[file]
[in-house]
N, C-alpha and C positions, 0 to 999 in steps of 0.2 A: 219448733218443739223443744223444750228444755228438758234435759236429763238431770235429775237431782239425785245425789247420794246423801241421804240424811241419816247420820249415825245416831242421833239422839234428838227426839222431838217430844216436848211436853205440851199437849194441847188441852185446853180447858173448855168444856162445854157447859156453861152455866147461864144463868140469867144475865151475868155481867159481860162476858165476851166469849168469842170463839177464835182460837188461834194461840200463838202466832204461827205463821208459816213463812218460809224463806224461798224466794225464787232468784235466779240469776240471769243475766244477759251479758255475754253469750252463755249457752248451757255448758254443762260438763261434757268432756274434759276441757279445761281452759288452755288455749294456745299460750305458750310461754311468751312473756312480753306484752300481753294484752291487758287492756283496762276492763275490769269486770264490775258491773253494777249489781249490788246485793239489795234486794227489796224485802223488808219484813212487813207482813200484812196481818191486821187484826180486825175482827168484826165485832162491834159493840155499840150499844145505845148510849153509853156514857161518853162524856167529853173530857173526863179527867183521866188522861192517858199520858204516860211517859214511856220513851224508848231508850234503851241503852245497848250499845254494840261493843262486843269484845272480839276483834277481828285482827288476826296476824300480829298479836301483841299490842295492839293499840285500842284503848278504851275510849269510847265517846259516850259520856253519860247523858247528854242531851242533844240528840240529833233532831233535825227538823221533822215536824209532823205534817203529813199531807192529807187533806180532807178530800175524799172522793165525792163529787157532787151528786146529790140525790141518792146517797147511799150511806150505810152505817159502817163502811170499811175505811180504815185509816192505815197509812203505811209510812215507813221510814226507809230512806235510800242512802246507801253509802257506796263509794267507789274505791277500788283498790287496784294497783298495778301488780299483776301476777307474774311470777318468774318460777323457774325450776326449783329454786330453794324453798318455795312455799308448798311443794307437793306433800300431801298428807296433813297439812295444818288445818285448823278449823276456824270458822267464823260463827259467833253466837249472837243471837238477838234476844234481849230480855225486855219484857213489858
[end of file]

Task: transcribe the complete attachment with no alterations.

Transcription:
[in-house]
N, C-alpha and C positions, 0 to 999 in steps of 0.2 A: 219448733218443739223443744223444750228444755228438758234435759236429763238431770235429775237431782239425785245425789247420794246423801241421804240424811241419816247420820249415825245416831242421833239422839234428838227426839222431838217430844216436848211436853205440851199437849194441847188441852185446853180447858173448855168444856162445854157447859156453861152455866147461864144463868140469867144475865151475868155481867159481860162476858165476851166469849168469842170463839177464835182460837188461834194461840200463838202466832204461827205463821208459816213463812218460809224463806224461798224466794225464787232468784235466779240469776240471769243475766244477759251479758255475754253469750252463755249457752248451757255448758254443762260438763261434757268432756274434759276441757279445761281452759288452755288455749294456745299460750305458750310461754311468751312473756312480753306484752300481753294484752291487758287492756283496762276492763275490769269486770264490775258491773253494777249489781249490788246485793239489795234486794227489796224485802223488808219484813212487813207482813200484812196481818191486821187484826180486825175482827168484826165485832162491834159493840155499840150499844145505845148510849153509853156514857161518853162524856167529853173530857173526863179527867183521866188522861192517858199520858204516860211517859214511856220513851224508848231508850234503851241503852245497848250499845254494840261493843262486843269484845272480839276483834277481828285482827288476826296476824300480829298479836301483841299490842295492839293499840285500842284503848278504851275510849269510847265517846259516850259520856253519860247523858247528854242531851242533844240528840240529833233532831233535825227538823221533822215536824209532823205534817203529813199531807192529807187533806180532807178530800175524799172522793165525792163529787157532787151528786146529790140525790141518792146517797147511799150511806150505810152505817159502817163502811170499811175505811180504815185509816192505815197509812203505811209510812215507813221510814226507809230512806235510800242512802246507801253509802257506796263509794267507789274505791277500788283498790287496784294497783298495778301488780299483776301476777307474774311470777318468774318460777323457774325450776326449783329454786330453794324453798318455795312455799308448798311443794307437793306433800300431801298428807296433813297439812295444818288445818285448823278449823276456824270458822267464823260463827259467833253466837249472837243471837238477838234476844234481849230480855225486855219484857213489858